A Book Review by Thomas Puhr.
Matthew Bannister’s goal [is] to go beyond merely celebrating/adoring its subject. Cheeky title notwithstanding, this book is no puff piece.”
I’d only seen two Taika Waititi films – What We Do in the Shadows (2014) and Thor: Ragnarok (2017) – before picking up Matthew Bannister’s Eye of the Taika (Wayne State University Press). In retrospect, these two examples illustrate what many have come to see as an unfortunate shift in the writer-director-actor’s persona: from low-fi New Zealand prankster, to Hollywood gun-for-hire. But regardless of what audiences – be they local or global – may think of his work, there’s more to his identity than this simplified distinction implies, and Bannister does an admirable (if somewhat flavorless) job navigating the artist’s intersecting cultural, ethnic, and artistic backgrounds.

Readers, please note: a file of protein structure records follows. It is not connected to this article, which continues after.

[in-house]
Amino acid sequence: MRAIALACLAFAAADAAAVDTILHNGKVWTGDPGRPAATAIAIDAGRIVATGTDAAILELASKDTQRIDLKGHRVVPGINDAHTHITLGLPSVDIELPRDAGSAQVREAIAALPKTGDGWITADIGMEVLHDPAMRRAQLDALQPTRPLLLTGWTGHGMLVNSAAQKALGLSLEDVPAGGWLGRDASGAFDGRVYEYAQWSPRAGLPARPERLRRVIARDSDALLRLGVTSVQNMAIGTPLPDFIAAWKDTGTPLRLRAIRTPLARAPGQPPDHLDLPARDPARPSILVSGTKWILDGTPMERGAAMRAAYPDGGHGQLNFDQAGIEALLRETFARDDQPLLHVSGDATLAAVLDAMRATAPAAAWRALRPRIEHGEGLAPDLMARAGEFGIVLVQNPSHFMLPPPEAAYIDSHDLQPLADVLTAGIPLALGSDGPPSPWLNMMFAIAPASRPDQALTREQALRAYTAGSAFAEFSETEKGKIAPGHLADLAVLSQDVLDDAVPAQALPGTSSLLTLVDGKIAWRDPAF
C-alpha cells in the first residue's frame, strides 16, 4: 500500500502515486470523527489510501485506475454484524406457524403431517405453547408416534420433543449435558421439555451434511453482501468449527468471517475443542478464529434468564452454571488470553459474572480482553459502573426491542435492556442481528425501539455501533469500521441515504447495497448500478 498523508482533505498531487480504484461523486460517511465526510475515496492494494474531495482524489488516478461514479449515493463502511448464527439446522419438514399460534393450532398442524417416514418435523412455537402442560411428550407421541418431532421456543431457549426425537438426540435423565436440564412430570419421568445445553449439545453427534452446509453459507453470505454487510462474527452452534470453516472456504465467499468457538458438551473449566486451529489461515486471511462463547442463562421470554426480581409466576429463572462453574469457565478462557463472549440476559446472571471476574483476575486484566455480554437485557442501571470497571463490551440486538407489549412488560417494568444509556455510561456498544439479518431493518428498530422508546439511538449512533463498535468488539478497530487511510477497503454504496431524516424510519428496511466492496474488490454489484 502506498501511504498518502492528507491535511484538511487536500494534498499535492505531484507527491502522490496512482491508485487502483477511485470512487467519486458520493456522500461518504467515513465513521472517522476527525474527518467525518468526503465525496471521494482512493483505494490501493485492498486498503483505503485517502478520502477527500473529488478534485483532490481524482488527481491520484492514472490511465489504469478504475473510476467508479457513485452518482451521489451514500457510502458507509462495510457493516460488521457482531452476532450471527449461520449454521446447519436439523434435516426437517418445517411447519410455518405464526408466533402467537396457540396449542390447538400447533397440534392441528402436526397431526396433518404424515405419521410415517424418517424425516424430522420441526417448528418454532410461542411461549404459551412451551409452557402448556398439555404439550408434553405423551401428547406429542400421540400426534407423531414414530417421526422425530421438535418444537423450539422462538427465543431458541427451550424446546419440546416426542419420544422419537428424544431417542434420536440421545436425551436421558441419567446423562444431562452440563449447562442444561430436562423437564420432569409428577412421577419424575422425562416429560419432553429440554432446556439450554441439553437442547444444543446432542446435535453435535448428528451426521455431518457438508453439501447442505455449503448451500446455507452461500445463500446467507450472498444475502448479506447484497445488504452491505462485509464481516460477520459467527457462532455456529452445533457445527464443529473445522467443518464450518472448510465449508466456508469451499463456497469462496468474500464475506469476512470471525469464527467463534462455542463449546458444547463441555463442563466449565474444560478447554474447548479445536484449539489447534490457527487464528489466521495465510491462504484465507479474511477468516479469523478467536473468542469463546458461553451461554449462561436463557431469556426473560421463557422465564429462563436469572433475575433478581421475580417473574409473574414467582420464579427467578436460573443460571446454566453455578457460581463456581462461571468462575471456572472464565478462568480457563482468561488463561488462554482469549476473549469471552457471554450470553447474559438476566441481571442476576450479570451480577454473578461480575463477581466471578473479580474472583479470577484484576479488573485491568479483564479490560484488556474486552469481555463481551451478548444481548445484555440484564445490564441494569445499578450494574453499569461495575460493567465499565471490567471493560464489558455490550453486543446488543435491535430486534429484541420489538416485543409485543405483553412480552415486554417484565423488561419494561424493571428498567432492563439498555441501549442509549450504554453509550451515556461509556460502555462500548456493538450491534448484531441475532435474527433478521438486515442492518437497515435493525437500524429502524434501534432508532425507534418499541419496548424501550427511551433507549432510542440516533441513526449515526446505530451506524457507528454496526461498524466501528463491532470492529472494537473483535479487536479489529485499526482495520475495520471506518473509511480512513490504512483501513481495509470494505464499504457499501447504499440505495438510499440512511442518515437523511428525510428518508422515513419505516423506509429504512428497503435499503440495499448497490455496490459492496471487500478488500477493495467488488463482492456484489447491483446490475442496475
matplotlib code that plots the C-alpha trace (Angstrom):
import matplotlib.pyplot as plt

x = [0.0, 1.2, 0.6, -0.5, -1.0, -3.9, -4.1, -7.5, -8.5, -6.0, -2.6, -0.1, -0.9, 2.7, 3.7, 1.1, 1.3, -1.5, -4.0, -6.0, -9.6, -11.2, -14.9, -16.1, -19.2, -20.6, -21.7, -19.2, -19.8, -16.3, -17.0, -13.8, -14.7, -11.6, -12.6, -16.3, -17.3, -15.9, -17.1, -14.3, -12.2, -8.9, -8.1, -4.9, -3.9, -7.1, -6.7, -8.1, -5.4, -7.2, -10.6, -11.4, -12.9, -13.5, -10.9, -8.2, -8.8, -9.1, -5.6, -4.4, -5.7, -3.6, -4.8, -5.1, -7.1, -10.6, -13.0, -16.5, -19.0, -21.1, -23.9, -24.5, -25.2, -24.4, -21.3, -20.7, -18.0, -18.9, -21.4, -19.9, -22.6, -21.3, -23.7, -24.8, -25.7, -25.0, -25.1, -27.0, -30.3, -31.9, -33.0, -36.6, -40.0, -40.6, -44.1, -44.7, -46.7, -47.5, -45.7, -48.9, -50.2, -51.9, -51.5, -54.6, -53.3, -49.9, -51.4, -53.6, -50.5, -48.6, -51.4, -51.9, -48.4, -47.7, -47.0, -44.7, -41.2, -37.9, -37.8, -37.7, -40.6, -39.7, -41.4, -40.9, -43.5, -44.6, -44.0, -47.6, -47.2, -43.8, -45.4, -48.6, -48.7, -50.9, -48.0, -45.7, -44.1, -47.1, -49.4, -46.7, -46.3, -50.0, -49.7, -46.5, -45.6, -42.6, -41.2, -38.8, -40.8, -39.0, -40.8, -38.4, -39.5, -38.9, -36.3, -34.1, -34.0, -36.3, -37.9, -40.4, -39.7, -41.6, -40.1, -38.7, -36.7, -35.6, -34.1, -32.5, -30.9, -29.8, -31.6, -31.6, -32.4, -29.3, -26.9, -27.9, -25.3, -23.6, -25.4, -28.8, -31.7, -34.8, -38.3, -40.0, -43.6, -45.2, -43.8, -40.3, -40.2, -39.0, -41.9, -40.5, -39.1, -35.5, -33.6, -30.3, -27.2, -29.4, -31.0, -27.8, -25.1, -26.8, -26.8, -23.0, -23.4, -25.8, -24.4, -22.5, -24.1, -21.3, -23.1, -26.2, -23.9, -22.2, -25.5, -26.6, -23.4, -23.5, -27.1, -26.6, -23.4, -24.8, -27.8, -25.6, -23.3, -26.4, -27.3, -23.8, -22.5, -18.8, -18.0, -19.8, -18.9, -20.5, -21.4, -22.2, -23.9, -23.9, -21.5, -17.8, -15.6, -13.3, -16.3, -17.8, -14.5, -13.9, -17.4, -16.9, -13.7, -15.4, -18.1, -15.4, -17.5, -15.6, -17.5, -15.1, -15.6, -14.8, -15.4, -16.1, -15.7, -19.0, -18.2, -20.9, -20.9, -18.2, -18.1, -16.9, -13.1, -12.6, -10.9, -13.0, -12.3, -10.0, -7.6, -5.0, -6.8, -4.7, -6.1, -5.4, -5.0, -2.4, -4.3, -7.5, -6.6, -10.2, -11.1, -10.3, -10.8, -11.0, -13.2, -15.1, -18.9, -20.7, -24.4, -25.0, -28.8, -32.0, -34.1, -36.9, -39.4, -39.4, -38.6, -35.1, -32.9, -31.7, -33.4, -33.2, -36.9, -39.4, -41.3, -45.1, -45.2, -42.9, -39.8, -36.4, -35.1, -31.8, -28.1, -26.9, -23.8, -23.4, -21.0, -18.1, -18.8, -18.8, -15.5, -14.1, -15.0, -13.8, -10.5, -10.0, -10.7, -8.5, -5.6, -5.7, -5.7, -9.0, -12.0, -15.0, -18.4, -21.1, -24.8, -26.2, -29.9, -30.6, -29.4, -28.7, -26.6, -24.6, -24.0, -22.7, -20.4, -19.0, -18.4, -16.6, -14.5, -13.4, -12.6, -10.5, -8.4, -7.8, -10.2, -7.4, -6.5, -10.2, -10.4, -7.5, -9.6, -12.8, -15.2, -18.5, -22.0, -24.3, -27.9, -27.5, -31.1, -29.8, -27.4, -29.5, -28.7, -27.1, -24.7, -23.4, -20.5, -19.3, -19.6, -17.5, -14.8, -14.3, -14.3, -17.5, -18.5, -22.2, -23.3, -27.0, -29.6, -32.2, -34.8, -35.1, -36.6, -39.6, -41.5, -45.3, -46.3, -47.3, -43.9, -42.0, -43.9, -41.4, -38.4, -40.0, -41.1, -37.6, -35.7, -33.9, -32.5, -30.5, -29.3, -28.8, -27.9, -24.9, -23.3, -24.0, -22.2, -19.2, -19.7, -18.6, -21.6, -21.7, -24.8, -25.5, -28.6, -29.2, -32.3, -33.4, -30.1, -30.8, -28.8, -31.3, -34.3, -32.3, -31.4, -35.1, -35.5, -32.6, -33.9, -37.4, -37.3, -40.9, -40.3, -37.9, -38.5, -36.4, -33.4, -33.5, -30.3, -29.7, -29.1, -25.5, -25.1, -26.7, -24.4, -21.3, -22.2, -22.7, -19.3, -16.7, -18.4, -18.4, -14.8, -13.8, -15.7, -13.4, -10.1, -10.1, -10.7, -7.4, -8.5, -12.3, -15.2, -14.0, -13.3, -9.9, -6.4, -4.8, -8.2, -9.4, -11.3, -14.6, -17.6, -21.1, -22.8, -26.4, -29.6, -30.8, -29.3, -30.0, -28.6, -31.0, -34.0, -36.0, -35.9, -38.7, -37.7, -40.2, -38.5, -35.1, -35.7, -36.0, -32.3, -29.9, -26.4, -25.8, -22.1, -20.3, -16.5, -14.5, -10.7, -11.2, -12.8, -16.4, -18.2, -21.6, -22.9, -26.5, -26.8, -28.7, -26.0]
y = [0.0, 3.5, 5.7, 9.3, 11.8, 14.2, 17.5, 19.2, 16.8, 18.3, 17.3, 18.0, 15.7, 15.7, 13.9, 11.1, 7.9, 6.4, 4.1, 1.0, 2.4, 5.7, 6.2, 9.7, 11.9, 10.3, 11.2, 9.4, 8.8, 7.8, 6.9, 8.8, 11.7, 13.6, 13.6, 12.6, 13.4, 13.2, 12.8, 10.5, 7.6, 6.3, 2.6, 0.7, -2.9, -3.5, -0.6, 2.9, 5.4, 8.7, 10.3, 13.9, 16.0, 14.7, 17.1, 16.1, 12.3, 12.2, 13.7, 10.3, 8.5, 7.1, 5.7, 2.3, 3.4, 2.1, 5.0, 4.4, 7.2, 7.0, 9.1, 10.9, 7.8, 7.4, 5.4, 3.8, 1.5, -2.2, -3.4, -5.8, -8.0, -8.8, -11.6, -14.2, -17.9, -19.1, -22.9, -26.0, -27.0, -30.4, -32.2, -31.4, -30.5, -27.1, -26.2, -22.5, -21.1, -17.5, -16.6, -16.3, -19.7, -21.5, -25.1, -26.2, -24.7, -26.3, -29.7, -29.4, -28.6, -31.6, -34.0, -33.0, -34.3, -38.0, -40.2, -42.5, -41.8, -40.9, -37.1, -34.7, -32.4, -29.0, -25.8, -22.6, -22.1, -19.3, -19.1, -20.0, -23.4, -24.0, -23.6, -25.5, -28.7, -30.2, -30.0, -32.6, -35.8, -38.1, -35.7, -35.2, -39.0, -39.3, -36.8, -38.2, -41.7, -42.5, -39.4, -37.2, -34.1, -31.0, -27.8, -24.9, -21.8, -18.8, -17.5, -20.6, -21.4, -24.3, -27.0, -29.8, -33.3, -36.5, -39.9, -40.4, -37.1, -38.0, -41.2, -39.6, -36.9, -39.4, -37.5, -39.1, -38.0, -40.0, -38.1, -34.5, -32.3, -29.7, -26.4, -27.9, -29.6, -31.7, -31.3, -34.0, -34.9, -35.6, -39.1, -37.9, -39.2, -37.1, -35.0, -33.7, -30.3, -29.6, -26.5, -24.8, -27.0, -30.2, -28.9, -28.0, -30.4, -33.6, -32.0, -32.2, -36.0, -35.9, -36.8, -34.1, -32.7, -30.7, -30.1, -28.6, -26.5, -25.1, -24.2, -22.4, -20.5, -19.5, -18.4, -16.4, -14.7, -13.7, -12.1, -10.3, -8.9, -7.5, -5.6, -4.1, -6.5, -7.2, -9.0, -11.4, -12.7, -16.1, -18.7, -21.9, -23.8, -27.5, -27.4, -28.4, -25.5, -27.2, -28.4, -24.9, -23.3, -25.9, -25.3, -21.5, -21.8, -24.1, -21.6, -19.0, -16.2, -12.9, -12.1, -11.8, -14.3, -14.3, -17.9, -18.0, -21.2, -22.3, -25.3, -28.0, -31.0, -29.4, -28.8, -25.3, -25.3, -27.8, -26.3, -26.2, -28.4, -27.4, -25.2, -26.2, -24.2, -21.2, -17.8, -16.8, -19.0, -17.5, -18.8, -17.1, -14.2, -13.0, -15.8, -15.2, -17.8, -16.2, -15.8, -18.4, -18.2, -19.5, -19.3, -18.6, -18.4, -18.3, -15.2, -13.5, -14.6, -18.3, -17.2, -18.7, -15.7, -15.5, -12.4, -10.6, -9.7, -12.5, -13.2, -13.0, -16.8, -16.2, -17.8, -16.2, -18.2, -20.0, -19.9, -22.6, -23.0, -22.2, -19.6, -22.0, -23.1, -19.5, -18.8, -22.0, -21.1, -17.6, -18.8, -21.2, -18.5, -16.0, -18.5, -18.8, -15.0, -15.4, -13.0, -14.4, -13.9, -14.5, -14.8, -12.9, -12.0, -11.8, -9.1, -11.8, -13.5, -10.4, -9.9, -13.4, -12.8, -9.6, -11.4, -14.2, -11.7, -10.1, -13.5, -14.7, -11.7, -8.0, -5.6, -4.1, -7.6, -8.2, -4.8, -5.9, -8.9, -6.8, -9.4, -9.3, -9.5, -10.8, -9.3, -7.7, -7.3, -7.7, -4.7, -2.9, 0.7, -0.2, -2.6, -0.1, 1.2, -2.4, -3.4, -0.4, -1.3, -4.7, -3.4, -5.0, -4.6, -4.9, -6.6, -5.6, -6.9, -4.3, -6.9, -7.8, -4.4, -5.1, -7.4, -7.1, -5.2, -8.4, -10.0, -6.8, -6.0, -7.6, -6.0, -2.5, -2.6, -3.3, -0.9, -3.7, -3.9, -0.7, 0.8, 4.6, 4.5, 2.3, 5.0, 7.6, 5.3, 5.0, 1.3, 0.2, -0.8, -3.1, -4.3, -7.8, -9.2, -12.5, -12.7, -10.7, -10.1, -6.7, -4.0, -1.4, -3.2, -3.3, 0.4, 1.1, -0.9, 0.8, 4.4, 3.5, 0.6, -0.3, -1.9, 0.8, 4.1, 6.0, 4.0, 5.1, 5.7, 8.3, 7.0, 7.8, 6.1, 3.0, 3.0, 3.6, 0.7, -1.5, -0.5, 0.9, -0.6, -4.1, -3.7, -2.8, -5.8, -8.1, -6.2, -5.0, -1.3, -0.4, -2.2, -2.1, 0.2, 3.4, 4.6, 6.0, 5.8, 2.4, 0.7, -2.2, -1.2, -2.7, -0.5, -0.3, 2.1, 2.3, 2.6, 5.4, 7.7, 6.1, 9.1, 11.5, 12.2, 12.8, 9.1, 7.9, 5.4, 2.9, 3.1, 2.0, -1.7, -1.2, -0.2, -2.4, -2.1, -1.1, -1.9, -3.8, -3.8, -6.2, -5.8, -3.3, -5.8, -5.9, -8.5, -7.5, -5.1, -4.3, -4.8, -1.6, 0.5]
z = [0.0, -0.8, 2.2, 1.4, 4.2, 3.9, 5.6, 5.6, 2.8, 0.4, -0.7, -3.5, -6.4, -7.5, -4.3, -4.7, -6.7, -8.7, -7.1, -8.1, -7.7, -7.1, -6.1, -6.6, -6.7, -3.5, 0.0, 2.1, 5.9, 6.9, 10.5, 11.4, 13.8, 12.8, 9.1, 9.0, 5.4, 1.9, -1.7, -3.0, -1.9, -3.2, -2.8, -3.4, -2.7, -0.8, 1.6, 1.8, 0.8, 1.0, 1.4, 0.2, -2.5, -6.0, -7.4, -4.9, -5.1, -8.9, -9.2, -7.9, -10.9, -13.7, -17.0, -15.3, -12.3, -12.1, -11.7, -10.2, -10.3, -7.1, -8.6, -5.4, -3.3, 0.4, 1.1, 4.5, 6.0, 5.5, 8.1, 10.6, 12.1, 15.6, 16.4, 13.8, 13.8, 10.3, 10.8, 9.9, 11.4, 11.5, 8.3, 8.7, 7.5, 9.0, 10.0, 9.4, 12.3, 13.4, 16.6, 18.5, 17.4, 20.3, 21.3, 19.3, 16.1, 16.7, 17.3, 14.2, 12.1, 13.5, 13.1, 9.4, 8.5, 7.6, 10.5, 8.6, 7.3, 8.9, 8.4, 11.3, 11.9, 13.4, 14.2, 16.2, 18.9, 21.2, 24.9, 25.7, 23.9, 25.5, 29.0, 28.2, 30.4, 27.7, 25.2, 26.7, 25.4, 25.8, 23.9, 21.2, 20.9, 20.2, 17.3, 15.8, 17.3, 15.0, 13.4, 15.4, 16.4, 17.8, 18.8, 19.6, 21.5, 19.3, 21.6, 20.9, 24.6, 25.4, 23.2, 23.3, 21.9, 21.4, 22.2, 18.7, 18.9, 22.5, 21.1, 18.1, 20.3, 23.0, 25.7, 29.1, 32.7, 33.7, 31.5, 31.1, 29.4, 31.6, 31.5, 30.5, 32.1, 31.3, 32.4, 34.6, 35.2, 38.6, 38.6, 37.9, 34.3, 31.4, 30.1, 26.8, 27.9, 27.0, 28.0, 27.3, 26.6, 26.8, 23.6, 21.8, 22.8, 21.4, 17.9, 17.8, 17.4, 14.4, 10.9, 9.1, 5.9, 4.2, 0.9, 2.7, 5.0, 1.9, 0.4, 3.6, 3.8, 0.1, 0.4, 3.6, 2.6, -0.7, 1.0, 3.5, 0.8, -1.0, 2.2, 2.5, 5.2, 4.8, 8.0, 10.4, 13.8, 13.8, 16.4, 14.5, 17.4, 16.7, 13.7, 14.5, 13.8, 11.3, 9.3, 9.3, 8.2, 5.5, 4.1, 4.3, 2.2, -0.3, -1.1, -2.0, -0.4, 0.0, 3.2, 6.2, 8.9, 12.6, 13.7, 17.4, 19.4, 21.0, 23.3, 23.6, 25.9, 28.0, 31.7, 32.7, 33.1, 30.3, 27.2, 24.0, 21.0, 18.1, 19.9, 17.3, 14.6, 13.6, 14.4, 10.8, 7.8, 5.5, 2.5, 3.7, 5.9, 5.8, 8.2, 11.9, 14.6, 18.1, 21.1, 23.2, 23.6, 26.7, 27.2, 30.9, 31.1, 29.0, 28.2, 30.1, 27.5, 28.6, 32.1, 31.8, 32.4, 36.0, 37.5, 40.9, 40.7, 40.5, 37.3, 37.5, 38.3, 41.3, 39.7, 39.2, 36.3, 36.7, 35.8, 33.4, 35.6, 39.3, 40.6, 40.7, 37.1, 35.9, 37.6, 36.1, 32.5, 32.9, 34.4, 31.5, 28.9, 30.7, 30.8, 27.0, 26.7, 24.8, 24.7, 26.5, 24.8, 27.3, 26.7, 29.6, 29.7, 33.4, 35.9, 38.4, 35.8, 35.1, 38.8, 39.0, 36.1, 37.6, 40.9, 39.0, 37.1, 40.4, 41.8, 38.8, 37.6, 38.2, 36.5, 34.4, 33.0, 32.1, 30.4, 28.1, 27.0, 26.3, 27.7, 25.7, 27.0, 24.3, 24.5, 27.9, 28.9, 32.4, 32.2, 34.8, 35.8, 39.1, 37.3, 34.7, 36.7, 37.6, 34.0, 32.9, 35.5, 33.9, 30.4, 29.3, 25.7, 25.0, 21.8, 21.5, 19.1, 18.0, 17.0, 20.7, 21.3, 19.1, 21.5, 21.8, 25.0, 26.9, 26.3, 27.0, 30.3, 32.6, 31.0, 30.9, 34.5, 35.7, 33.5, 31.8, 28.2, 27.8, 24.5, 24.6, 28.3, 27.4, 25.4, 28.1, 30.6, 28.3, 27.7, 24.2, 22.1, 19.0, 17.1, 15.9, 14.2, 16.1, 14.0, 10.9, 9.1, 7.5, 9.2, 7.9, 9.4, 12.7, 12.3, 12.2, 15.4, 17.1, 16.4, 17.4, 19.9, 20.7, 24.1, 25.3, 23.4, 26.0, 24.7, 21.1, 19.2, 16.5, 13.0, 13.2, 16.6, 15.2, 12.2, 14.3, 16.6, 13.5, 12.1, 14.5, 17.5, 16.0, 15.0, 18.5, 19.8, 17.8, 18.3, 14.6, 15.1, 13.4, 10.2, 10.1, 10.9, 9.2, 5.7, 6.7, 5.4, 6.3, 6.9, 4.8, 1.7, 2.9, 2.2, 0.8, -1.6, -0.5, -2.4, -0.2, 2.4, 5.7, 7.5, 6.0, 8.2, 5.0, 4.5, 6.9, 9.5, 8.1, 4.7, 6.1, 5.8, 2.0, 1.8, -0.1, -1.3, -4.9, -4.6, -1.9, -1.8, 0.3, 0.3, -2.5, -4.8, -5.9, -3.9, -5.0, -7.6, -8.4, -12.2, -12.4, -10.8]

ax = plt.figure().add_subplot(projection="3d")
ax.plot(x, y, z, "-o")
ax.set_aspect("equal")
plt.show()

Despite their vast differences in scale, Waititi’s films share the obvious through line of being primarily comedic. It’s fitting, then, that Bannister’s introductory chapter is subtitled, “What is Funny?” They say the best way to ruin a good joke is to explain it, so some readers may find their eyes crossing when confronted with observations like the following: “Incongruity is not wholly separate from superiority insofar as hierarchical social relations often give rise to anomalies, but it has also been argued to be inherent in the form of a joke, which relies on a perceived disparity between two elements” (8). Nevertheless, the introduction is essential in that it establishes Bannister’s goal to go beyond merely celebrating/adoring its subject. Cheeky title notwithstanding, this book is no puff piece.